Orthopedic complications are common in children with neuromuscular dysfunction of any etiology, and pediatric SCI is no exception. Orthopedic complications of SCI may include scoliosis, hip dysplasia, contractures, and fractures.
Scoliosis refers to an abnormal spinal curvature involving both vertebral rotation about the long axis of the spine as well as curvature in the coronal plane. Scoliosis is diagnosed once the coronal curvature is at least ten degrees (Murphy et al. 2015). The implications of scoliosis vary dramatically based on the degree of abnormality, with some patients being completely asymptomatic, and others being significantly affected by abnormal positioning, unequal weight-bearing in seated, and even restrictive lung disease related to rotation of the thoracic cage.
Hip dysplasia refers to a condition in which the components of the hip joint (one or both of the proximal femur and/or acetabulum) become abnormally shaped such that the joint can more easily slide apart. The degree of joint displacement, as measured by the amount of the femoral head not covered by the acetabulum (migration percentage), determines whether the joint is described as subluxed (partially displaced) or dislocated (completely displaced) (Miller et al. 2017). Neuromuscular hip dysplasia is distinct from congenital hip dysplasia (also called developmental dysplasia of the hip) in that the hips of those with neuromuscular hip dysplasia were normal at birth but become dysplastic over time. The pathophysiology underlying this is not well understood, though abnormal muscle tone and strength and a lack of typical weight-bearing through the joint likely all contribute to the development of hip dysplasia across pediatric neuromuscular disorders, including SCI.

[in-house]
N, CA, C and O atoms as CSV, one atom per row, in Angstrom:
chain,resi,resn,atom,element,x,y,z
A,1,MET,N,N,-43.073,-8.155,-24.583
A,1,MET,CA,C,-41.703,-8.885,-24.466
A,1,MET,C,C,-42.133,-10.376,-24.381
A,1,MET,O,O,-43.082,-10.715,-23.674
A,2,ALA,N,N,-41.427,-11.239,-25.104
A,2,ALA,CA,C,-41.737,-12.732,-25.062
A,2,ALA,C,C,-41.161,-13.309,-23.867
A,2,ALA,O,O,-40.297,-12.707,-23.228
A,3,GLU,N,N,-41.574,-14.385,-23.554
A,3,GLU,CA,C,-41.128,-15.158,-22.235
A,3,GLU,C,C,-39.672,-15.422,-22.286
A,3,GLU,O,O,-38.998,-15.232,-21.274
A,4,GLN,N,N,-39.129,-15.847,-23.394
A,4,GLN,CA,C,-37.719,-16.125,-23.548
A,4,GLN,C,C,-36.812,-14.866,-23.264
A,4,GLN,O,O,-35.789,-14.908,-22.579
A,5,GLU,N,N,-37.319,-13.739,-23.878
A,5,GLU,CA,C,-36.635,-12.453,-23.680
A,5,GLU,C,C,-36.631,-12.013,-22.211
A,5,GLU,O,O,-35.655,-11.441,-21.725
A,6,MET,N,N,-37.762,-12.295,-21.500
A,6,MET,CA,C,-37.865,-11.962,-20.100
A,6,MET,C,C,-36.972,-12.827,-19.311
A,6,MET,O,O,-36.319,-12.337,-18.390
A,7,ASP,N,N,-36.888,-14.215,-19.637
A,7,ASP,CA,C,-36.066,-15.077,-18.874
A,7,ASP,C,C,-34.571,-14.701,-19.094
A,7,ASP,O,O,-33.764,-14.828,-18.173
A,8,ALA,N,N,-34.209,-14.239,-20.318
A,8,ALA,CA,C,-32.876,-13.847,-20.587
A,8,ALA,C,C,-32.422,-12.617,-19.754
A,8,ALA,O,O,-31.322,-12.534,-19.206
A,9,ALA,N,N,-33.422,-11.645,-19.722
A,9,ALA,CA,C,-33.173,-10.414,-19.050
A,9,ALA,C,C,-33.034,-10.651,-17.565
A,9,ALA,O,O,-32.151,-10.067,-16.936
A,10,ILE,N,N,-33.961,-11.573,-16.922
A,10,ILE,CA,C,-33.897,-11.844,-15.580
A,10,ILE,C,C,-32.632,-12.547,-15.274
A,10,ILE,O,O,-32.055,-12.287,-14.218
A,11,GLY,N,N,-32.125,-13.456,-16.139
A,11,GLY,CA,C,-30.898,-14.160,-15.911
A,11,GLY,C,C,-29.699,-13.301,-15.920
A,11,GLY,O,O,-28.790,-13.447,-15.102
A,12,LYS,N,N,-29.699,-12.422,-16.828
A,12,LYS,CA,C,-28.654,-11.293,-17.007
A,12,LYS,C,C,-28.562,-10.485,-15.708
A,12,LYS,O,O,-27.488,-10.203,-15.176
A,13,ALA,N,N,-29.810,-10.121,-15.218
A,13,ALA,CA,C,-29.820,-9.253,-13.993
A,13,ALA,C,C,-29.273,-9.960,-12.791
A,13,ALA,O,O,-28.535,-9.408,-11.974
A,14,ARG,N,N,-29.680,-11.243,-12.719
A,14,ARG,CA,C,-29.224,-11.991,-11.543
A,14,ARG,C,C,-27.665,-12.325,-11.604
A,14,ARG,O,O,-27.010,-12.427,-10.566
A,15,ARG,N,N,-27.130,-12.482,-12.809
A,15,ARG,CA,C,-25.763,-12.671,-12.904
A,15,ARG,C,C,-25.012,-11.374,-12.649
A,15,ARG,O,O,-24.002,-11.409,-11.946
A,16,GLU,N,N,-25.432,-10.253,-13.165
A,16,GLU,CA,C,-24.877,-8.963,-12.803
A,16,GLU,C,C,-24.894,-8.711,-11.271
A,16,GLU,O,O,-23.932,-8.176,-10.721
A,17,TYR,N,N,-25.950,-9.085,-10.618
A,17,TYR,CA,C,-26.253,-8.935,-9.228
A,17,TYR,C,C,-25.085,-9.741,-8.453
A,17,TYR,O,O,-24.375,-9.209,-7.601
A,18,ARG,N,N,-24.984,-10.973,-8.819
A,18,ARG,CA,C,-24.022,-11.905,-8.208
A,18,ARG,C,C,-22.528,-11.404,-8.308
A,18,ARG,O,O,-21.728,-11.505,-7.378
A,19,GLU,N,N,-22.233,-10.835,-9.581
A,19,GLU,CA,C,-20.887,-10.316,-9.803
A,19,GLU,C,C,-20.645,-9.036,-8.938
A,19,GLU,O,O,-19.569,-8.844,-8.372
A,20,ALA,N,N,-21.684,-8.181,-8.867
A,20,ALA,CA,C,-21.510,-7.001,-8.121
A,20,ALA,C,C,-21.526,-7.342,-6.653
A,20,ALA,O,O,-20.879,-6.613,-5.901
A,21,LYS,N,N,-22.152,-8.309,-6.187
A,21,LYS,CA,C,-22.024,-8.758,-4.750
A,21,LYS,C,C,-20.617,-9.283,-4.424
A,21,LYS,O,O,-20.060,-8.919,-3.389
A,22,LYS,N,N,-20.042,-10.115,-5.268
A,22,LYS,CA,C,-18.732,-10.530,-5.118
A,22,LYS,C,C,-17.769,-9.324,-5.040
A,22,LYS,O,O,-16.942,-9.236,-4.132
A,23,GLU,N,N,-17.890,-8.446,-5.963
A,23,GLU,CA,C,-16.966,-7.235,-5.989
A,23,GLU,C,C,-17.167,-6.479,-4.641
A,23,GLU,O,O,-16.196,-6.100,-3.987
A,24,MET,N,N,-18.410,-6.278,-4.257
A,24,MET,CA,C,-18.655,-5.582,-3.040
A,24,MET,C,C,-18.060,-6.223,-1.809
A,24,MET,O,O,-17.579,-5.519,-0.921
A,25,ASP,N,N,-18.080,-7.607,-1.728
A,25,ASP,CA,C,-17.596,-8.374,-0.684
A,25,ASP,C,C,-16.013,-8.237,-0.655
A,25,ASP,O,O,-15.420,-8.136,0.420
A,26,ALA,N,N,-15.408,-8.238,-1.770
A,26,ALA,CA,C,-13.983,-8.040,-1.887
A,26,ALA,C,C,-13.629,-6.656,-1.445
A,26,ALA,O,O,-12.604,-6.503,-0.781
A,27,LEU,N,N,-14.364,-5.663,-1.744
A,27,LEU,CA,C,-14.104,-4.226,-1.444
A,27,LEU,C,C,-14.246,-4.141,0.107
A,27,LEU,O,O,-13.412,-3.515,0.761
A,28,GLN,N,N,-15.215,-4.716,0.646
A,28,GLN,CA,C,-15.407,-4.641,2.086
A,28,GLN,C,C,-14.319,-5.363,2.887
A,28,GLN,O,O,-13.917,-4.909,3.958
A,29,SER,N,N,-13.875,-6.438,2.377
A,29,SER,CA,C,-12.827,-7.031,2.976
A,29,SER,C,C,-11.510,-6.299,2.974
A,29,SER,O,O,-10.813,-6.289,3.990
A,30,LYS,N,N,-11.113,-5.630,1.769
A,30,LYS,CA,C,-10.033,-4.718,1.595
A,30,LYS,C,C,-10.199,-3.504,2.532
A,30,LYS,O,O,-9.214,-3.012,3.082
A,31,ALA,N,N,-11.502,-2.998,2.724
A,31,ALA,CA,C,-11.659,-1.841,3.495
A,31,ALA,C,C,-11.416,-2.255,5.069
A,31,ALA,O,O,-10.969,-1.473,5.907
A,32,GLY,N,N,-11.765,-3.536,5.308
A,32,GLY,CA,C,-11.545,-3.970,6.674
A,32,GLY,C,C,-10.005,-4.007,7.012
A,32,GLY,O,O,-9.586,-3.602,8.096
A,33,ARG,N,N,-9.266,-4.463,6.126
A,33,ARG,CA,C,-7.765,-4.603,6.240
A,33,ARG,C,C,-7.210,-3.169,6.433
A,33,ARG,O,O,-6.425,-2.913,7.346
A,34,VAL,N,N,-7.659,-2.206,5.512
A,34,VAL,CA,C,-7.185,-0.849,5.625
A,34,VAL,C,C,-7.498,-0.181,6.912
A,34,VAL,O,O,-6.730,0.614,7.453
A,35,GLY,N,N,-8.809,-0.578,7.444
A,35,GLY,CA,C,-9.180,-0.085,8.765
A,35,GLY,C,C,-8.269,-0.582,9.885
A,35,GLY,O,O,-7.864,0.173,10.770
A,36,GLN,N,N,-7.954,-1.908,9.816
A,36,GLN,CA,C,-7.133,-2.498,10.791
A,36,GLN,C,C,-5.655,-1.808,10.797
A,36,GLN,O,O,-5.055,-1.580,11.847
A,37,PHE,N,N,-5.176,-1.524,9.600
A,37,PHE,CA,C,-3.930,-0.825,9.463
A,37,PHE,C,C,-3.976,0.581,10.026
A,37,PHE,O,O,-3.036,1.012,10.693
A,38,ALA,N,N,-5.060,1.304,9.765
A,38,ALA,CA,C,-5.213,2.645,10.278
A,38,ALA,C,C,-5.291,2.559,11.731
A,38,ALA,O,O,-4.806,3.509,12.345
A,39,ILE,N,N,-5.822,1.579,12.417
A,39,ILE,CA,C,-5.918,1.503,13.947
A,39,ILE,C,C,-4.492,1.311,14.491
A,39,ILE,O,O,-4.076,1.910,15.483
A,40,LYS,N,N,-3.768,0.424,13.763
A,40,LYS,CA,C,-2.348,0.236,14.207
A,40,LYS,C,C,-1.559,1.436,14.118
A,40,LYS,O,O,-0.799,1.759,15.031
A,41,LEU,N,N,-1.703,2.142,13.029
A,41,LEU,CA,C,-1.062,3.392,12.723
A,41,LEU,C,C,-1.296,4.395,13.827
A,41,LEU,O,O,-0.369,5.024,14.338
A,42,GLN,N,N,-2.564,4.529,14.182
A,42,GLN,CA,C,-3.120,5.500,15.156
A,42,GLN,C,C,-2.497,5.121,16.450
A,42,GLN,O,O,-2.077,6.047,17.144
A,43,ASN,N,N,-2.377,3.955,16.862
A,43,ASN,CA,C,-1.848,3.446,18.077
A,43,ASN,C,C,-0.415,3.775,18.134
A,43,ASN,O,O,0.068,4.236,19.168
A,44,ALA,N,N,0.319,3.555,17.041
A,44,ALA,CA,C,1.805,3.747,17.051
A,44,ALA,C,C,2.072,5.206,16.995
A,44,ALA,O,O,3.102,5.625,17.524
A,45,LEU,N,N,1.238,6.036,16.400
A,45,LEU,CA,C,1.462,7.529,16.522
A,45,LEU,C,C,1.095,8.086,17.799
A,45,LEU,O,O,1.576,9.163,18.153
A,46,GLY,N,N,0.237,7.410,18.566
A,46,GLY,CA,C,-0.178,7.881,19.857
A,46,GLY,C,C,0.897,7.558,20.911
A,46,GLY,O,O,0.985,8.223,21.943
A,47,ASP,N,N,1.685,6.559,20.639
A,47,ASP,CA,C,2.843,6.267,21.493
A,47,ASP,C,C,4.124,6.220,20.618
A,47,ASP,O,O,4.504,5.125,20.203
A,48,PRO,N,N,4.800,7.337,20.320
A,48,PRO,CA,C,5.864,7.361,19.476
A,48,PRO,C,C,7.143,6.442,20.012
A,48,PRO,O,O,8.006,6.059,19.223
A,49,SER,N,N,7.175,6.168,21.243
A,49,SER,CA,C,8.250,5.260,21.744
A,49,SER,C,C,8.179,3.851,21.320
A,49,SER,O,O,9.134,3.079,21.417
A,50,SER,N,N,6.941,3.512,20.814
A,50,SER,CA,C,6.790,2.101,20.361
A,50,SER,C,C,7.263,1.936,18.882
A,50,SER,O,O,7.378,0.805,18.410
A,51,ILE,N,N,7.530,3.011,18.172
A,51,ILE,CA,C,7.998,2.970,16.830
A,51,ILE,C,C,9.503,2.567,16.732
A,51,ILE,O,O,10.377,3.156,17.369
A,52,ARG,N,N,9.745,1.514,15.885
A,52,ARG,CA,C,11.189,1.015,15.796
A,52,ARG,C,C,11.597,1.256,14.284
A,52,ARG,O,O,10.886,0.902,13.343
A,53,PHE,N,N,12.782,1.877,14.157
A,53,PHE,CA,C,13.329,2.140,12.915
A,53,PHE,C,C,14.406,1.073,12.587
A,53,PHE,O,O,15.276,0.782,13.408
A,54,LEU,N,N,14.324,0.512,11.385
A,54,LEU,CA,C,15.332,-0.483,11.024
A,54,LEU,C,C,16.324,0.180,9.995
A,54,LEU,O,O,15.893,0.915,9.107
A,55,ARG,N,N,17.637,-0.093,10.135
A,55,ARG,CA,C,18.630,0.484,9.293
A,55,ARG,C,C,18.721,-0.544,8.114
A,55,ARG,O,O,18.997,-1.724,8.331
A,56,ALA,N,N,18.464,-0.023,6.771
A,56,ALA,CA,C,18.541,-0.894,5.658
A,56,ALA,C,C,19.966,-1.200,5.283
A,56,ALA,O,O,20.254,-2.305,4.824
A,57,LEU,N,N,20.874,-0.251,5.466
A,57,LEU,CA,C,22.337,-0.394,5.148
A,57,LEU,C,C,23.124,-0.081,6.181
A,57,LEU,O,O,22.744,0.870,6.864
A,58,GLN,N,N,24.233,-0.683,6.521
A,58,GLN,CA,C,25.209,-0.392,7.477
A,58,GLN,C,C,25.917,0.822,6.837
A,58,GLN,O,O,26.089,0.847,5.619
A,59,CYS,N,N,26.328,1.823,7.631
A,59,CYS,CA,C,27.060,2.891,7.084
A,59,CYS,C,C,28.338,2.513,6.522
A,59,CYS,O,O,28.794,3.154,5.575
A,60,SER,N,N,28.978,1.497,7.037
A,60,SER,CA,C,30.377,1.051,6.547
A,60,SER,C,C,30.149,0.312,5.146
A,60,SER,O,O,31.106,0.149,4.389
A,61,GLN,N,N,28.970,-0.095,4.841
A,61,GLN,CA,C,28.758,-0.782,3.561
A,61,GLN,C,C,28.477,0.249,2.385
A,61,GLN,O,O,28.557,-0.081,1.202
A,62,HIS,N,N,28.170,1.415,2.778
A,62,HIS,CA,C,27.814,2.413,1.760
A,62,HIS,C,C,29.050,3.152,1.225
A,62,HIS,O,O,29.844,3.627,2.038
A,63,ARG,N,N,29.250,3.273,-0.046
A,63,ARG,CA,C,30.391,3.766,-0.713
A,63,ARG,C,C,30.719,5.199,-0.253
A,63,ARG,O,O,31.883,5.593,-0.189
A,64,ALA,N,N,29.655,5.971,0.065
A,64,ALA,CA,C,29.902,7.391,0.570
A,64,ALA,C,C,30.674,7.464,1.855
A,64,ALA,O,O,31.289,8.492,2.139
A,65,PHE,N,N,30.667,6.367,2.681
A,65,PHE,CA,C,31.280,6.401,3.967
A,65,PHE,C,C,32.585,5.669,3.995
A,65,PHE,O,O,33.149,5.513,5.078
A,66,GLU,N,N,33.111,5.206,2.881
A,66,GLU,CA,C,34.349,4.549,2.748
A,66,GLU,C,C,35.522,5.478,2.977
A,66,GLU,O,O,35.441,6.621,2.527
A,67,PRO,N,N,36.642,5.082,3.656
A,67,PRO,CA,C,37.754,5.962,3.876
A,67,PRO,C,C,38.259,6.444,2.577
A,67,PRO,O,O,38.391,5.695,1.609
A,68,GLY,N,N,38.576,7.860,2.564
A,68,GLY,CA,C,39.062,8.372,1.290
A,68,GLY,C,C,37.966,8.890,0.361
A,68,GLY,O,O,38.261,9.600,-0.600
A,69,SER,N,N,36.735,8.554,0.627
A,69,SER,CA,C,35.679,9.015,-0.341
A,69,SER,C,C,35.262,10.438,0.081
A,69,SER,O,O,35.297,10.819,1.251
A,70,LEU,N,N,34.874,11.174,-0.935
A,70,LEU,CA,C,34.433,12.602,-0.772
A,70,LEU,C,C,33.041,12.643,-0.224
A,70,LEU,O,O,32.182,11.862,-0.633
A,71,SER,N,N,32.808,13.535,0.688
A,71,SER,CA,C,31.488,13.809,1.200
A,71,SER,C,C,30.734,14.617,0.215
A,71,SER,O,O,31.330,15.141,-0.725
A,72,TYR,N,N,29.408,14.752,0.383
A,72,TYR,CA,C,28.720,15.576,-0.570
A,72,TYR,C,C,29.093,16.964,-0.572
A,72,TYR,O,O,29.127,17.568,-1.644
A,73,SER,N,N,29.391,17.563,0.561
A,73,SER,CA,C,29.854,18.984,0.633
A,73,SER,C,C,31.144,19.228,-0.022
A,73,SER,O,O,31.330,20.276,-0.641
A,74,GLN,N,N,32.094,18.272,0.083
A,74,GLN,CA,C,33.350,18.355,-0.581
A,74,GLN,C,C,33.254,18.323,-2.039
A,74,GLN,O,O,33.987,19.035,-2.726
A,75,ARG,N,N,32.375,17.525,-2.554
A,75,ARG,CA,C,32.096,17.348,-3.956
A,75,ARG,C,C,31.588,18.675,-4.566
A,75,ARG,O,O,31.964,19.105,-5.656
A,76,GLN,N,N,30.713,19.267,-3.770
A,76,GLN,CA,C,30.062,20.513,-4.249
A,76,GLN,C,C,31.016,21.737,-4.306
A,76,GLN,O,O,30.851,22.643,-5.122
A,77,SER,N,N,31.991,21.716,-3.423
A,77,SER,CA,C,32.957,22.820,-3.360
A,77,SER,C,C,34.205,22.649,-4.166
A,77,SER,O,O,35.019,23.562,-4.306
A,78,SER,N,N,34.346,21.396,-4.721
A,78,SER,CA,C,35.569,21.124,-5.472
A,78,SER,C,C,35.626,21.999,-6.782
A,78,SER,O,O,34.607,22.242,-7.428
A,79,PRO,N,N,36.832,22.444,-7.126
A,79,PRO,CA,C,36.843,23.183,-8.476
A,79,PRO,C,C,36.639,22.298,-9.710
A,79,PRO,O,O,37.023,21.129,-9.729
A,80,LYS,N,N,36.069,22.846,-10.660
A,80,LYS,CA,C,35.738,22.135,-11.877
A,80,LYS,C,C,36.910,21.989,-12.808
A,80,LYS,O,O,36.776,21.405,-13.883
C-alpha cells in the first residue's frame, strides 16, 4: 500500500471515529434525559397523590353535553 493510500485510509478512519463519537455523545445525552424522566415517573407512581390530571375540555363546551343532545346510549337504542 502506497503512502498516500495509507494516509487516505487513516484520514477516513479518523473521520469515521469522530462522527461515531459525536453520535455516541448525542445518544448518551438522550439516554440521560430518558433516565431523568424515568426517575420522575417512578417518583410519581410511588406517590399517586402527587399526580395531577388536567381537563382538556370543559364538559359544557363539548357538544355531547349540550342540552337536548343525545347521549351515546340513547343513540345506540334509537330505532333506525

Muscle and joint contractures (causing fixed limitations in range of motion) can occur for a number of different reasons. In pediatric SCI, contractures are most likely related to immobility and increased muscle tone (spasticity), causing shortening of muscles, tendons, and peri-articular connective tissue. Fractures may be more likely to occur in this population due to reduced BMD below the level of the injury (discussed elsewhere in this review).
Scoliosis is a major potential complication of pediatric SCI. Estimates of the incidence of progressive scoliosis related to paralysis range from 46 to 98% (Mehta et al. 2004). A review of the studies presented here suggests that more precise estimates of the frequency of scoliosis in pediatric SCI can be made if one considers the age of the individual at the time of injury. This is perhaps best demonstrated in the observational study by Dearolf et al. (1990), where children were divided into two groups based on their age when they were injured: the preadolescent group and the skeletally mature group. In the preadolescent group, without treatment, 96.5% developed scoliosis. Spinal curves progressed rapidly (at a rate of 10.6 degrees per year on average), and degree of curvature was not related to the level or completeness of injury. Of the patients who underwent bracing, about half stabilized, and half still went on to need surgery (and it was noted that 2 of the 12 braced patients developed significant pressure sores with bracing). Overall, 33% of this group required spinal surgery to manage the degree of scoliosis, with the authors carefully noting that if individuals in this group who were within one year of reaching skeletal maturity at the time of injury were excluded from analysis, that number rose to approximately 60% requiring surgical management. In contrast, only 48% of individuals who were skeletally mature at the time of injury had scoliosis without treatment. Curve progression was much slower (5.4 degrees per year) and only 18% went on to require surgery. In any instance of very rapid progression (>15 degrees in 6 months), it is suggested that evaluation for syringomyelia be considered (Dearolf et al. 1990). Kulshrestha et al. (2020), Mulcahey et al. (2013) and Vogel et al. (2002c) also reported that age at time of injury appeared to be the most important predictor of progressive paralytic scoliosis amongst children with SCI.